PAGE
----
The women of Liberia have given us a wonderful example of what we can accomplish when we work together. What would you like to achieve as part of a united coalition?   Photo courtesy of Center for Global Development. CC by 2.0]]>

Gender-Neutral Family-Friendly Policies: The Unintended Consequences for Women

Where are the senior women scholars? Universities have been concerned about the underrepresentation of women at senior tenured levels for more than twenty years, especially in the STEM (science, technology, engineering and math) disciplines. I wrote about several studies seeking to explain this dearth of senior women scholars in a previous article. In response to the underrepresentation of women, many of these institutions implemented gender-neutral family-friendly policies in the 1990s. Justin Wolfers, an economist writing for the New York Times, reports new research on the careers of economists in the United States that shows surprising, unintended consequences of these policies for female economists. Wolfers reports that in fact, some gender-neutral policies have advanced the careers of male economists at the expense of women’s careers, which is probably also true in other disciplines. The specific gender-neutral policy under investigation here is the tenure extension policy, which grants one extra year to the seven-year tenure process to both women and men for each child. The intention of this policy is to create some family-friendly flexibility in the early years of an academic career, when the pressure to achieve tenure (publish or perish) in order to keep an academic job collides with the years when young women and men are ready to start families. Wolfers reports that new research by three economists—Heather Antecol, Kelly Bedard, and Jenna Stearns—shows a significant differential impact of the tenure extension policy on the careers of women and men. These researchers compiled data on all untenured economists hired over the past twenty years at fifty leading economics departments. They then compared promotion rates at institutions with tenure extension policies to those without them. This is what they found:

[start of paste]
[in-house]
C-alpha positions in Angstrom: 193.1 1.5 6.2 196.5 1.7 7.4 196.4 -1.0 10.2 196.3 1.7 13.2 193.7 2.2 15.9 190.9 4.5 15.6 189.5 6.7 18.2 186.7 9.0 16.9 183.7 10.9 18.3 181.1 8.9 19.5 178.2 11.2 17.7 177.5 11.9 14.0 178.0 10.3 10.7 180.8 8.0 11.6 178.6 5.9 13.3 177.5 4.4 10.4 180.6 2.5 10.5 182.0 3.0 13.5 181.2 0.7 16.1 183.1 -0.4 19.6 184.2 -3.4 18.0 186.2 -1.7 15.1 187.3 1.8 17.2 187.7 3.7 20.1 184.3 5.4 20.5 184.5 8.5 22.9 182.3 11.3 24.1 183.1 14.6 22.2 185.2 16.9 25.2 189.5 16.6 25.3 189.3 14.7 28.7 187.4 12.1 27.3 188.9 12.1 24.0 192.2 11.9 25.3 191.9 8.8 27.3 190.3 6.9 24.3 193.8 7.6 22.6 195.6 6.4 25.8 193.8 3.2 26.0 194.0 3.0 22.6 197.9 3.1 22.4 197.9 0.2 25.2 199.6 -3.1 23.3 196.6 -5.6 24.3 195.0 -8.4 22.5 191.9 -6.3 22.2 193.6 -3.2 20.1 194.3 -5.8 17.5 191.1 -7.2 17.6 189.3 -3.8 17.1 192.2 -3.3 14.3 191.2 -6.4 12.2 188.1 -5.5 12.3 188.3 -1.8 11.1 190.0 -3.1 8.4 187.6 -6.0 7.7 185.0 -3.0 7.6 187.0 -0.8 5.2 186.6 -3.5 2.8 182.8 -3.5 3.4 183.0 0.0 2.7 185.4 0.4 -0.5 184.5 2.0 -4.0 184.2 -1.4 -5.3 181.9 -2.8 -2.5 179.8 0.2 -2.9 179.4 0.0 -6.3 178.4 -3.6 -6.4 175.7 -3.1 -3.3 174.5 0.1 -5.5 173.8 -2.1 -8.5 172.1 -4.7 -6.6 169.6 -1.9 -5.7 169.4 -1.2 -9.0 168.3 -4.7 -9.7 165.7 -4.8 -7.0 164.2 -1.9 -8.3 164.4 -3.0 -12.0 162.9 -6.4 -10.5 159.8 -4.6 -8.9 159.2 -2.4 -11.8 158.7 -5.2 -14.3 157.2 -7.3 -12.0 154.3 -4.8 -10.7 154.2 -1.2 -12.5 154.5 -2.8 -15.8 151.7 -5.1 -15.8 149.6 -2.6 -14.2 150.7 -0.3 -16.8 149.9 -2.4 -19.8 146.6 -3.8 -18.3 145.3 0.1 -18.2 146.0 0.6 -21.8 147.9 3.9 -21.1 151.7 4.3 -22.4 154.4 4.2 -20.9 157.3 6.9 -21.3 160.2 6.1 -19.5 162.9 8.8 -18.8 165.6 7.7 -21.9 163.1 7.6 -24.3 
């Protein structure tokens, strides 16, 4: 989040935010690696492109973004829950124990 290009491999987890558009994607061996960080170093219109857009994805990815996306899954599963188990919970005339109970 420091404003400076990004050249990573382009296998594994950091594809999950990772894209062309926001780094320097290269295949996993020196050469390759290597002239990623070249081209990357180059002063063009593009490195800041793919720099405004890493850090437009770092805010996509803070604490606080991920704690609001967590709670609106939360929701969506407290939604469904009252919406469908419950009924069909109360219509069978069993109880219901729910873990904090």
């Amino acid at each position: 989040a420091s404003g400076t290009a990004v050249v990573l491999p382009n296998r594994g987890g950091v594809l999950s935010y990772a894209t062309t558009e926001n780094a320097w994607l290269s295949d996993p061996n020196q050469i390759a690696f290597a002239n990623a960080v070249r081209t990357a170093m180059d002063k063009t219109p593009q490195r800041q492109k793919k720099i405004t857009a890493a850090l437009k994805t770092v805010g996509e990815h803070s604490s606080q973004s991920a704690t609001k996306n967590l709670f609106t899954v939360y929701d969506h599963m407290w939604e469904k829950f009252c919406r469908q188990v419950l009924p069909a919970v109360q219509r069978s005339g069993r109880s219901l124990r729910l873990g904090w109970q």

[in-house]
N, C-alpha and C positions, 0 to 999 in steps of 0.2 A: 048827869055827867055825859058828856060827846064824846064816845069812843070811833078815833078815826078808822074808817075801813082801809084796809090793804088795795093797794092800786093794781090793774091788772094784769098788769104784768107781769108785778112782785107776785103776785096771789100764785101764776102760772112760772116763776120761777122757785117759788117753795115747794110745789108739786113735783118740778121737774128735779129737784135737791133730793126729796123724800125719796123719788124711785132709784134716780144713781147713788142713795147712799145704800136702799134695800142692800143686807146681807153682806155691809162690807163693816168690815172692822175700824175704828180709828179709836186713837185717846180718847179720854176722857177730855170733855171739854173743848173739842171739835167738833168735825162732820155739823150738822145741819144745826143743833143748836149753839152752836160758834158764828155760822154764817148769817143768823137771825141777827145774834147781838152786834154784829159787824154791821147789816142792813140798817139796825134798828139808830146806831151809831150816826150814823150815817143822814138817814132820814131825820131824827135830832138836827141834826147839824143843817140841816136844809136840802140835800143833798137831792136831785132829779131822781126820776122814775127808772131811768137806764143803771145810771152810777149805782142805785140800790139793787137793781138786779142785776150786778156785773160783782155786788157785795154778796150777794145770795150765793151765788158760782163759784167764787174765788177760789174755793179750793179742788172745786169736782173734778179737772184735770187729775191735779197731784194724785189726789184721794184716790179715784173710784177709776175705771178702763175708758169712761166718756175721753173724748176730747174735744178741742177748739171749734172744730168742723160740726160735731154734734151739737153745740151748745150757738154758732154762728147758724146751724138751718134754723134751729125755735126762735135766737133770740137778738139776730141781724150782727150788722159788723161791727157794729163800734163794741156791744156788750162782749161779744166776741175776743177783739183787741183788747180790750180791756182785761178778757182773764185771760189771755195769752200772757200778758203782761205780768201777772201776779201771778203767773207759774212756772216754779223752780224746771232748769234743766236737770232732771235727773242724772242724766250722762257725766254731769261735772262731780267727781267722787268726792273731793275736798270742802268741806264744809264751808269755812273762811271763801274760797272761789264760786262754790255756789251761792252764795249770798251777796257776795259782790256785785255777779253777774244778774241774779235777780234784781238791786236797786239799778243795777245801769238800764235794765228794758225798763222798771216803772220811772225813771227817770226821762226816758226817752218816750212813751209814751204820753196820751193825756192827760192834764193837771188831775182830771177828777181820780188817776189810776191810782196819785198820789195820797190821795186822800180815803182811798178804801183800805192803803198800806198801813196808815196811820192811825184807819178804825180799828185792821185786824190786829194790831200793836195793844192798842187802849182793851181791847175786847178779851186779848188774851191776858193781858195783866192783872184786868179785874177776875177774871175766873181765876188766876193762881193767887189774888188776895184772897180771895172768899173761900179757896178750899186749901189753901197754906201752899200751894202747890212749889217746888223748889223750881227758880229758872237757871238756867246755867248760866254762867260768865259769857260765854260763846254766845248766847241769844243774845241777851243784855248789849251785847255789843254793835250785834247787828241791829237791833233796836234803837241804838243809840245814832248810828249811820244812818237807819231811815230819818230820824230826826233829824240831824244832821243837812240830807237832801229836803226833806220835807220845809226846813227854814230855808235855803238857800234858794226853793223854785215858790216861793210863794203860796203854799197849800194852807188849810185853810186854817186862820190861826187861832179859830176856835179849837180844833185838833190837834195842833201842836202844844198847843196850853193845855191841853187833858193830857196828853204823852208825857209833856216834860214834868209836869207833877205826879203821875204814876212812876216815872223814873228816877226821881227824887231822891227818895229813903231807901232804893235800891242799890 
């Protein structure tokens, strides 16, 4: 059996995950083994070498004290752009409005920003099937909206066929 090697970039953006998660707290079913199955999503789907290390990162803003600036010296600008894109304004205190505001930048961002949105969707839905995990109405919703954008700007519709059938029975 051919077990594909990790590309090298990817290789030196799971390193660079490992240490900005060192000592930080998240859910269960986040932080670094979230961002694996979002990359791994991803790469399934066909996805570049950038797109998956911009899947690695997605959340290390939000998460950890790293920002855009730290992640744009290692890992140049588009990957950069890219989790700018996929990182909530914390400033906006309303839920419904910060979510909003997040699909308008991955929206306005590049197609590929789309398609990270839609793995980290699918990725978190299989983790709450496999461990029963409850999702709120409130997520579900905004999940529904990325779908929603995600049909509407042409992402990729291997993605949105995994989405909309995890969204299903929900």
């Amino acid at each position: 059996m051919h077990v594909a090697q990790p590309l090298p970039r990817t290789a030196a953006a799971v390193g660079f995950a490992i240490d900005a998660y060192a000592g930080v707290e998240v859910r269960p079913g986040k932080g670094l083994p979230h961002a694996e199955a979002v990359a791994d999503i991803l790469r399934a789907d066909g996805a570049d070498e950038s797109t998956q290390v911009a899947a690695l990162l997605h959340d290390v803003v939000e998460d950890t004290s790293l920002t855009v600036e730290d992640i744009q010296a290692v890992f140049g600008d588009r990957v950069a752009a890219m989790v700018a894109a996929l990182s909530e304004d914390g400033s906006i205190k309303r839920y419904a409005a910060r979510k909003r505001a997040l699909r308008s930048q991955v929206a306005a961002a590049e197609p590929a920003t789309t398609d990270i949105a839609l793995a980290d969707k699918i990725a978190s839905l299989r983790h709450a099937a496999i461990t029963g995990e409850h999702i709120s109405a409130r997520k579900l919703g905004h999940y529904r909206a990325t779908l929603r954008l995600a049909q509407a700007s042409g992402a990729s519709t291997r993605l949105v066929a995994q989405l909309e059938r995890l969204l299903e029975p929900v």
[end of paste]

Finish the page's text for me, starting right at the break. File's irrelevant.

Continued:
• Tenure extension policies resulted in a 19-point rise in the probability that a male economist would earn tenure at his first job.
  • In contrast, women’s chances of gaining tenure at their first jobs fell by 22 percent.
  • Before the implementation of tenure extension, a little less than 30 percent of both women and men at these same institutions gained tenure at their first jobs. Consequently, the new policy significantly decreased the number of women receiving tenure.
One of the main flaws in the logic behind the gender-neutral tenure extension policy is that women and men experience the same distractions from their writing and research after the birth of a child. Wolfers cites Alison Davis-Blake, dean of the University of Michigan’s business school, as saying, “Giving birth is not a gender-neutral event.” Wolfers goes on to observe that “women receive parental benefits only after bearing the burden of pregnancy, childbirth, nursing, and often, a larger share of parenting responsibilities. Yet fathers usually receive the same benefits without bearing anything close to the same burden.” In fact, the study authors found that men who took tenure extension used the extra year to publish their research, resulting in higher tenure rates. No parallel rise in publication rates was seen for female economists. One of the study authors, J. Stearns, cautions that not all gender-neutral family policies are harmful. She notes that standard parental leave policies for both parents have reduced the stigma for women. Let’s note that it took female economists to uncover the harmful impact of this tenure extension policy on women—and there are not many female economists. What other unintended consequences could be negatively accruing for women from well-intentioned family-focused policies? What else might we be discovering if we had more female economists asking these questions? Do you have experiences or thoughts about the possible unfair impact of employment policies where you work? Let me know.   The image in this post is in the public domain courtesy of anekarinebraga.]]>